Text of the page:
Chlamydia trachomatis urogenital infections are the leading cause of sexually transmitted bacterial infections. Although the prevalence of chlamydial infection is similar in men and women, current research is mainly focused on women, neglecting the study of male genital tract infections. We, therefore, investigated Chlamydia infection in the rodent male genital tract.
Male NOD and C57BL/6 mice were inoculated in the meatus urethra with C. muridarum. Bacterial DNA, leukocyte infiltration of male genital tract tissues, pelvic pain, and Chlamydia-specific immune responses were analyzed at different time points.
The inoculation of C. muridarum in the meatus urethra of male mice resulted in an ascending and widely disseminated infection of the male genital tract. C. muridarum remained longer and with the highest bacterial burdens in the prostate, thus showing a special tropism for this organ. Infection caused leukocyte infiltration, mainly composed by neutrophils, and also induced early pelvic pain development that rapidly dropped and resolved as the infection became chronic. Bacterial load and leukocyte infiltration was observed in all prostate lobes, although dorsolateral prostate was the most affected lobe. Interestingly, immune responses induced by both mice strains were characterized by the production of high levels of IL-10 during early stages of the infection, with highest and sustained levels observed in NOD mice, which showed to be less efficient in clearing the infection. Chronic infection of the prostate accompanied by local inflammation and pelvic pain development described herein have important implications for the improvement of the diagnosis and for the design of new efficient therapies. Prostate © 2017 Wiley Periodicals, Inc.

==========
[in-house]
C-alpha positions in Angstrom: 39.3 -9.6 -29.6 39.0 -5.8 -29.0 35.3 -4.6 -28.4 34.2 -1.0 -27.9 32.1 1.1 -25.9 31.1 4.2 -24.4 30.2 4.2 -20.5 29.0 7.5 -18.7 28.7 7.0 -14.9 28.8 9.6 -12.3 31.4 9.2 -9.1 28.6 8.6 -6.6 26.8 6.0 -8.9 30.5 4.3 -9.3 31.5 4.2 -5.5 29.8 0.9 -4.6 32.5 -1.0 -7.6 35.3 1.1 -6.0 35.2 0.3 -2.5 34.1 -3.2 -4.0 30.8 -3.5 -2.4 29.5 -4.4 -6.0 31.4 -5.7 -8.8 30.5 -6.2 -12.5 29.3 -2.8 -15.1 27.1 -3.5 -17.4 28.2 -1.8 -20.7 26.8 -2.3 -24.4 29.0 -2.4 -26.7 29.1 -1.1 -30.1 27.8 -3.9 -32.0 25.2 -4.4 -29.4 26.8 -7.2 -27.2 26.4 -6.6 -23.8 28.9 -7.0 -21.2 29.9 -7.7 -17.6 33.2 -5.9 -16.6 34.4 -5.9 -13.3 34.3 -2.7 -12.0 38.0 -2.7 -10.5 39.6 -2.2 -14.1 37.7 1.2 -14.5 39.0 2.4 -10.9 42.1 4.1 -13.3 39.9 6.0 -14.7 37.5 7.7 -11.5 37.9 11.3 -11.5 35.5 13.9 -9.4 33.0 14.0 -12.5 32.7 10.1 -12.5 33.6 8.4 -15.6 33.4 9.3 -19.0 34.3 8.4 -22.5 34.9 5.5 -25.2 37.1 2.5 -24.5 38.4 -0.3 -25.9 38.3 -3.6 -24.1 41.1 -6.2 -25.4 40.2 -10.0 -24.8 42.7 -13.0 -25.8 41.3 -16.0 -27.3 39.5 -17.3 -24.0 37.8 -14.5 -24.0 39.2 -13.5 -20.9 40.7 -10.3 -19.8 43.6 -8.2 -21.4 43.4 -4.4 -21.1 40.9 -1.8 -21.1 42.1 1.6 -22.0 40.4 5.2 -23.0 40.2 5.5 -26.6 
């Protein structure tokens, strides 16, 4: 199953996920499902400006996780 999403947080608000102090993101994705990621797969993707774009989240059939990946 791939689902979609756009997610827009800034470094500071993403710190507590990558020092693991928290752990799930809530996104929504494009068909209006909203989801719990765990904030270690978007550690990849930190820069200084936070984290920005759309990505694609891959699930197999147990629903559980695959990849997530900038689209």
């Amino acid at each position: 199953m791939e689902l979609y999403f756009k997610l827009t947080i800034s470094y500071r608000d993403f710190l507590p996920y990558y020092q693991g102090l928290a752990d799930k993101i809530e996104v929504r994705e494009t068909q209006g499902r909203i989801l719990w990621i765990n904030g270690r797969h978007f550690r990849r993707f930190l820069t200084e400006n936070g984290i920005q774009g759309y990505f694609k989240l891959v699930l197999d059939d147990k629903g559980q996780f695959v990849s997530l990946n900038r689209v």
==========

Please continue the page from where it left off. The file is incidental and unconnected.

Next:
The Prostate. 2017 Jan 17 [Epub ahead of print]
Leonardo R Sanchez, Maria L Breser, Gloria J Godoy, Florencia C Salazar, Juan P Mackern-Oberti, Cecilia Cuffini, Ruben D Motrich, Virginia E Rivero
Centro de Investigaciones en Bioquímica Clínica e Inmunología (CIBICI)-CONICET, Facultad de Ciencias Químicas, Universidad Nacional de Córdoba, Córdoba, Argentina., Instituto de Medicina y Biología Experimental de Cuyo (IMBECU-CCT Mendoza, CONICET), Mendoza, Argentina., Instituto de Virología "Dr. J. M. Vanella", Facultad de Ciencias Médicas, Universidad Nacional de Córdoba, Córdoba, Argentina.